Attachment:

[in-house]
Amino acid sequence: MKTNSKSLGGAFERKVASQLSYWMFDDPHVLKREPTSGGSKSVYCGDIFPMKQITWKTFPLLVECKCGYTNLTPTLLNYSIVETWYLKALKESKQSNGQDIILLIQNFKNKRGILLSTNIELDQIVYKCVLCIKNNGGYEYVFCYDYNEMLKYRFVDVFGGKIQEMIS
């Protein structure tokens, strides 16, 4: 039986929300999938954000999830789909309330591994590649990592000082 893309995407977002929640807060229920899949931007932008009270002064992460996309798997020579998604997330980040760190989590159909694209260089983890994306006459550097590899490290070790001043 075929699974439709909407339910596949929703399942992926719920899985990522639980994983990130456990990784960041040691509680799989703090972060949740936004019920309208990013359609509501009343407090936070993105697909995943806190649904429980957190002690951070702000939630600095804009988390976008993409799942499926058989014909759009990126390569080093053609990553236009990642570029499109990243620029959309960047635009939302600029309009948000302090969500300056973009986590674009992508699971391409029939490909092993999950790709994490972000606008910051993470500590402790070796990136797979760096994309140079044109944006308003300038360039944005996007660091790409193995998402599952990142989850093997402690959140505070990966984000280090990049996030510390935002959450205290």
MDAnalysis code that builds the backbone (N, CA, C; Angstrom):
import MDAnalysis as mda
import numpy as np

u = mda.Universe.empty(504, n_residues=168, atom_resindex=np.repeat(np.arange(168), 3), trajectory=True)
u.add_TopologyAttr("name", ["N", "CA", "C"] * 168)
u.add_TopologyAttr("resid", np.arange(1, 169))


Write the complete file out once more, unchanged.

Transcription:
[in-house]
Amino acid sequence: MKTNSKSLGGAFERKVASQLSYWMFDDPHVLKREPTSGGSKSVYCGDIFPMKQITWKTFPLLVECKCGYTNLTPTLLNYSIVETWYLKALKESKQSNGQDIILLIQNFKNKRGILLSTNIELDQIVYKCVLCIKNNGGYEYVFCYDYNEMLKYRFVDVFGGKIQEMIS
């Protein structure tokens, strides 16, 4: 039986929300999938954000999830789909309330591994590649990592000082 893309995407977002929640807060229920899949931007932008009270002064992460996309798997020579998604997330980040760190989590159909694209260089983890994306006459550097590899490290070790001043 075929699974439709909407339910596949929703399942992926719920899985990522639980994983990130456990990784960041040691509680799989703090972060949740936004019920309208990013359609509501009343407090936070993105697909995943806190649904429980957190002690951070702000939630600095804009988390976008993409799942499926058989014909759009990126390569080093053609990553236009990642570029499109990243620029959309960047635009939302600029309009948000302090969500300056973009986590674009992508699971391409029939490909092993999950790709994490972000606008910051993470500590402790070796990136797979760096994309140079044109944006308003300038360039944005996007660091790409193995998402599952990142989850093997402690959140505070990966984000280090990049996030510390935002959450205290």
MDAnalysis code that builds the backbone (N, CA, C; Angstrom):
import MDAnalysis as mda
import numpy as np

u = mda.Universe.empty(504, n_residues=168, atom_resindex=np.repeat(np.arange(168), 3), trajectory=True)
u.add_TopologyAttr("name", ["N", "CA", "C"] * 168)
u.add_TopologyAttr("resid", np.arange(1, 169))